DNA of God: Did humans evolve a need for religion?

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[H]ow does evolution explain religion?

Leading scholars propose a two-phase hypothesis (herehere): First, our ancestors evolved certain mental abilities, useful for survival and reproduction, which predisposed them to religious beliefs. Then, from the multitude of beliefs that emerged, particular religions spread and persisted because their deities and rituals promoted cooperation among practitioners.

Many mental ingredients are necessary for religion as-we-know-it. But scholars emphasize three tendencies in particular, which are pronounced in humans, but minimally expressed in other species: We seek patterns, infer intentions and learn by imitation.

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The first prerequisite, pattern seeking, has obvious benefits for finding food, avoiding predators, predicting weather, etc. We constantly observe the world, trying to derive cause-and-effect relationships.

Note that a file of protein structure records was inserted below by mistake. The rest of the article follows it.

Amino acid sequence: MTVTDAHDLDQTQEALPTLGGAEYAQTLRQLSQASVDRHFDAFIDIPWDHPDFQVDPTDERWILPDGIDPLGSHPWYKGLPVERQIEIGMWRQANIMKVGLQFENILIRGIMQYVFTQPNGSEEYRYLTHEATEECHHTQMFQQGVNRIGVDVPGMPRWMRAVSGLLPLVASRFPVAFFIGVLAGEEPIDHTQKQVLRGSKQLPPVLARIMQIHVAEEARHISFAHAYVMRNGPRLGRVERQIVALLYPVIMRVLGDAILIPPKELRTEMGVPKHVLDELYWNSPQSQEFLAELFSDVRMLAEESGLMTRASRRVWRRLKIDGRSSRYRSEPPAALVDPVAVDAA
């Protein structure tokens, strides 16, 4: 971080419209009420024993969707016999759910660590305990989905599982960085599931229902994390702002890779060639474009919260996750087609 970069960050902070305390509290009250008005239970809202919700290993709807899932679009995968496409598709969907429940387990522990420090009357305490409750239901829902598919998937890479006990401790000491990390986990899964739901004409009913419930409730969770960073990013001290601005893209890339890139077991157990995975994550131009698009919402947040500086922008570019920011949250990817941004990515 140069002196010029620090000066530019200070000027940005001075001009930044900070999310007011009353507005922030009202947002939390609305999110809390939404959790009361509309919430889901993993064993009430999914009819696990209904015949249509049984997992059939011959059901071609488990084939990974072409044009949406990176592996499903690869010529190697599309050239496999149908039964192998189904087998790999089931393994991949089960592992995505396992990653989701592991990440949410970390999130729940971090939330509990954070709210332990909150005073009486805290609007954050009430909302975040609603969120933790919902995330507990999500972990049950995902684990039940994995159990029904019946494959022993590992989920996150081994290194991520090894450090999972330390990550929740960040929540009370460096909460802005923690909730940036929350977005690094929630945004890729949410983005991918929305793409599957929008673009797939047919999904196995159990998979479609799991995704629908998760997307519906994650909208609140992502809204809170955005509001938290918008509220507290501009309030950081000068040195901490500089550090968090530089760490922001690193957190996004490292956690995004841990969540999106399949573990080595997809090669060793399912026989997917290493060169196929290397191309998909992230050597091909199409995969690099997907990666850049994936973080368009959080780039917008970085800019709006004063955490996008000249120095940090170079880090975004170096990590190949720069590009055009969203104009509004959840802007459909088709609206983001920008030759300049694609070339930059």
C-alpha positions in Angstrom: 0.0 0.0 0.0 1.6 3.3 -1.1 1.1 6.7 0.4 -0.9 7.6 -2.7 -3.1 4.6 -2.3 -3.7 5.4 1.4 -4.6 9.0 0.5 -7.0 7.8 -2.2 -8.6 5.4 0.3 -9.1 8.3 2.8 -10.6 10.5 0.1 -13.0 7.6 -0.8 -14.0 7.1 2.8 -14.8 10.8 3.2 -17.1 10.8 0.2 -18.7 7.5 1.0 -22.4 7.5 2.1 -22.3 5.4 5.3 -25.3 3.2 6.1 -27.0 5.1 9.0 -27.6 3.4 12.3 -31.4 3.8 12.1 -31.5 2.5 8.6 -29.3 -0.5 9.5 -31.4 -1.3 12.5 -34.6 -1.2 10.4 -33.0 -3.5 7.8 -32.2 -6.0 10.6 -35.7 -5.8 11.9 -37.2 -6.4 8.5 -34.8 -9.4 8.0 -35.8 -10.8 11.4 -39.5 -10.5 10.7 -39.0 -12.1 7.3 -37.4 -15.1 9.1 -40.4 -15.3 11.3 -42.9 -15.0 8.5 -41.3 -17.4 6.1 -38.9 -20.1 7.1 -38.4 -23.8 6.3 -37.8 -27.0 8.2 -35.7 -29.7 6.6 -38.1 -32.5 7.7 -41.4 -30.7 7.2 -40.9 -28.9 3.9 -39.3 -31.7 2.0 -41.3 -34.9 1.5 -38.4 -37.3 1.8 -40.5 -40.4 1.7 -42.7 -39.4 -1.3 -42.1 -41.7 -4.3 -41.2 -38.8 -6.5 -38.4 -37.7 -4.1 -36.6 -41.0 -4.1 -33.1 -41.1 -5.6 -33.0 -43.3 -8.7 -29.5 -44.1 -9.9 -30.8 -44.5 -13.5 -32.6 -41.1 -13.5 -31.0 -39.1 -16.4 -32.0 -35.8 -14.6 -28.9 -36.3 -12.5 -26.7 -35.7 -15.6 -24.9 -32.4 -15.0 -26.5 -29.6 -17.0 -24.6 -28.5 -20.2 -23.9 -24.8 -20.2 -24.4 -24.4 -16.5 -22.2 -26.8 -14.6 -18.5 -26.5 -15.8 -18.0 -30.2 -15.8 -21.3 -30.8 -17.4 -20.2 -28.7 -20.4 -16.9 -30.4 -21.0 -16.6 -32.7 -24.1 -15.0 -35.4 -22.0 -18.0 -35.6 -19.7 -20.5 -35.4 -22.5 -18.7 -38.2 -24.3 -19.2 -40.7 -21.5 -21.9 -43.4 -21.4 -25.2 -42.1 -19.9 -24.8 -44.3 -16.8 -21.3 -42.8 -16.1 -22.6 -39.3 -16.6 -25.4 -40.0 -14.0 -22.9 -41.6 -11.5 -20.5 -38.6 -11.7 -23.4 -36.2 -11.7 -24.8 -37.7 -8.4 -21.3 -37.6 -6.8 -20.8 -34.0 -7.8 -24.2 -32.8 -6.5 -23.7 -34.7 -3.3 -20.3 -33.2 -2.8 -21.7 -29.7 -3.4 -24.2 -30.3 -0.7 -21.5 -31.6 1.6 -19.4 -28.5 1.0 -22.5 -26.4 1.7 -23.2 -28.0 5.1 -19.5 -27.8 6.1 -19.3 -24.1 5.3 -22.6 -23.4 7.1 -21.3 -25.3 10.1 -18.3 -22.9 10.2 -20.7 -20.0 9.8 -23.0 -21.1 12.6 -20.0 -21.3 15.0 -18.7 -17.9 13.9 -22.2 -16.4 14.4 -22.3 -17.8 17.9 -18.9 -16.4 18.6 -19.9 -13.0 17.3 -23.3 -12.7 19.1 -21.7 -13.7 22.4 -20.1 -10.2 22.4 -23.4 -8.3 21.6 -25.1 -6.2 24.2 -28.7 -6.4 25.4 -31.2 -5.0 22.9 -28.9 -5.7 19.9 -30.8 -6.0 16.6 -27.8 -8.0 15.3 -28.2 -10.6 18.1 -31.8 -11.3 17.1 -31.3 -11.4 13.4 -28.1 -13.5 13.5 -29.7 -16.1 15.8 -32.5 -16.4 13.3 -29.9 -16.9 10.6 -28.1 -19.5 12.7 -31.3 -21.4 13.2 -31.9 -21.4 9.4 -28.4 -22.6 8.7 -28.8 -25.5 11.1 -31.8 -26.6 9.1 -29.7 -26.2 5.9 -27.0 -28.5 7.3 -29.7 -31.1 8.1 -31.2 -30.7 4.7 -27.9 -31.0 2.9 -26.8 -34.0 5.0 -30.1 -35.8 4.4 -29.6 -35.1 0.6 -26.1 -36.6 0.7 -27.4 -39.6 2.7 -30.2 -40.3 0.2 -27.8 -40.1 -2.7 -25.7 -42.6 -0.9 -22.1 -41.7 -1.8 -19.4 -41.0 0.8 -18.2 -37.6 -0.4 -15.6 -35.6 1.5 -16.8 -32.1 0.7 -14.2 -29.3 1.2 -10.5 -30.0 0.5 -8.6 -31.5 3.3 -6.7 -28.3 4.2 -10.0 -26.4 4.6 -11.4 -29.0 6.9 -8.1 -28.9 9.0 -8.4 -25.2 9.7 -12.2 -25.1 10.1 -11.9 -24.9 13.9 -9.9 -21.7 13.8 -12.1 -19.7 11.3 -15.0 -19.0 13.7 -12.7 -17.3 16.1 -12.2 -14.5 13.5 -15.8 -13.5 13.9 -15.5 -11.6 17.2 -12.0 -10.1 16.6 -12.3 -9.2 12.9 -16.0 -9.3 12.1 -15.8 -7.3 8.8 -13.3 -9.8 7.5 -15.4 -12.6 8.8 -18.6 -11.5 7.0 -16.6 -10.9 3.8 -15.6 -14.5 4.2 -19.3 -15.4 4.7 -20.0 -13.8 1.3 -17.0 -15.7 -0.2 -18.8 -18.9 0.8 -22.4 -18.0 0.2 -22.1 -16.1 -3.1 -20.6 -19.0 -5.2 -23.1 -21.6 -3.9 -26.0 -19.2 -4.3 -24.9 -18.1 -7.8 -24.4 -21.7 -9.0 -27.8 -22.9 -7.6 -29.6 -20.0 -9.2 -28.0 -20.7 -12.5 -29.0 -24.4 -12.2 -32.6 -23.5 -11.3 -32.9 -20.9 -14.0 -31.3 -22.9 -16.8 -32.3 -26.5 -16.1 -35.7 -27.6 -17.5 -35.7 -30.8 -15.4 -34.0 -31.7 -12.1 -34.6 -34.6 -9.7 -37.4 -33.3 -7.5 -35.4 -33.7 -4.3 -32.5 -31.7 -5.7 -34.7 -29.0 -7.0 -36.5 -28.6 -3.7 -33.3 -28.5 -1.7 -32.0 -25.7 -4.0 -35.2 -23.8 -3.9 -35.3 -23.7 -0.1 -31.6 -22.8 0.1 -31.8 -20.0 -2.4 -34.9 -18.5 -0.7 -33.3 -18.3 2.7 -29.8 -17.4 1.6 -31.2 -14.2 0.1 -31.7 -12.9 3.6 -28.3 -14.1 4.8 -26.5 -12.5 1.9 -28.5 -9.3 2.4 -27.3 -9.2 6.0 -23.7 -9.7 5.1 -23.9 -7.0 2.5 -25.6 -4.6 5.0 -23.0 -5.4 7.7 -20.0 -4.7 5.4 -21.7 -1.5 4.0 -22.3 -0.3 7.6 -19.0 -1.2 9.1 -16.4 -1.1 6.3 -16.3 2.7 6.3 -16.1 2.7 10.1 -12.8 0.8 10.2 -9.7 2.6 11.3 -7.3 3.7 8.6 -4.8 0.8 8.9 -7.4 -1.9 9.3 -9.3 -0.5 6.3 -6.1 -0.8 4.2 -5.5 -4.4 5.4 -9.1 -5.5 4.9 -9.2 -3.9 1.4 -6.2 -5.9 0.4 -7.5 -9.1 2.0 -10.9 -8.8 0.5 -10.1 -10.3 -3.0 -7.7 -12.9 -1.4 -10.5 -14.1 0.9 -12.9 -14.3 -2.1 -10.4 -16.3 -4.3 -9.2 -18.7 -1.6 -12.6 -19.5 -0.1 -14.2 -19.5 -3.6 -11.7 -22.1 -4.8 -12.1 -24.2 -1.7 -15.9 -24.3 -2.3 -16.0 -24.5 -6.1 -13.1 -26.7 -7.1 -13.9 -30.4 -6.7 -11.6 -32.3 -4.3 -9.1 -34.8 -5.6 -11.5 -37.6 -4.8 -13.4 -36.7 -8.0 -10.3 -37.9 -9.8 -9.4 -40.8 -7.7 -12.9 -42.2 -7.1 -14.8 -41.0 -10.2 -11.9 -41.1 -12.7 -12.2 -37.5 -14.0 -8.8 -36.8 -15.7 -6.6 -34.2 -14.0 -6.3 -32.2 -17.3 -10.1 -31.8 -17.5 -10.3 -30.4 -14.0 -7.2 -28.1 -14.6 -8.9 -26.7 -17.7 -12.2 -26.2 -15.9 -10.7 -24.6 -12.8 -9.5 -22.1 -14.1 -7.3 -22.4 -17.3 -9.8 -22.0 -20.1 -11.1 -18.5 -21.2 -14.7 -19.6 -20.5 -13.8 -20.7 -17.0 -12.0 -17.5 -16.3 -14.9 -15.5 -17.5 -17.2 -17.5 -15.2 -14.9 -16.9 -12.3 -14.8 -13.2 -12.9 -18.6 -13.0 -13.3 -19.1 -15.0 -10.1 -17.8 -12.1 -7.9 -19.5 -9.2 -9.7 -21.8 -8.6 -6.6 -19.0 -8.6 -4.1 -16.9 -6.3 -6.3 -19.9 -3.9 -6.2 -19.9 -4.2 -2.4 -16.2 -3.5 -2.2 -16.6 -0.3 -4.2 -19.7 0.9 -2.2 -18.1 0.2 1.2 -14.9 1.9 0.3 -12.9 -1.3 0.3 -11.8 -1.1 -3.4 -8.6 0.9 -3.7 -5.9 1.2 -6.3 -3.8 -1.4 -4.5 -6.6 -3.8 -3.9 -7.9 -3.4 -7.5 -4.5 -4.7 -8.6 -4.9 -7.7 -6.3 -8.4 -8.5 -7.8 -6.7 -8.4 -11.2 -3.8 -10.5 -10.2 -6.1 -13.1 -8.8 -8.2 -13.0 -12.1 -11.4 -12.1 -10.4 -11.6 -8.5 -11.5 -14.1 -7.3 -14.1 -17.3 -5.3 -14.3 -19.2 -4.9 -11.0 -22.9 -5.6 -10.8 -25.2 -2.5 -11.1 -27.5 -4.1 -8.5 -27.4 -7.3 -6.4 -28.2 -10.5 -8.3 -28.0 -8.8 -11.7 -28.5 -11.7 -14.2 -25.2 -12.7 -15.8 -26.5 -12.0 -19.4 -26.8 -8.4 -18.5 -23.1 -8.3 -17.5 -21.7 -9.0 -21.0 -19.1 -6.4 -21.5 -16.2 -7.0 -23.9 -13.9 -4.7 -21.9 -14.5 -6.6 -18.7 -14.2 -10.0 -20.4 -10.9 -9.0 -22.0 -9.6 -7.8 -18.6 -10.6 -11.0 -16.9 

The next prereq, inferring intentions, is known to psychologists as Theory of Mind (ToM), the understanding that others have beliefs, desires and goals, influencing their actions.

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[Humans] show extreme ToM, ascribing minds to inanimate or imagined things.

Finally, our natural tendency to over-imitate predisposes us to adopt religious practices. Rather than relying on experience and trial-and-error, humans learn most behaviors and skills from other people.

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Evolved features of our brains, such as Theory of Mind and over-imitation, likely caused the emergence of religions in human societies. It doesn’t take supernatural beings to explain why so many people believe in them — just natural evolutionary processes.

Read full, original post: The Human Brain Evolved to Believe in Gods

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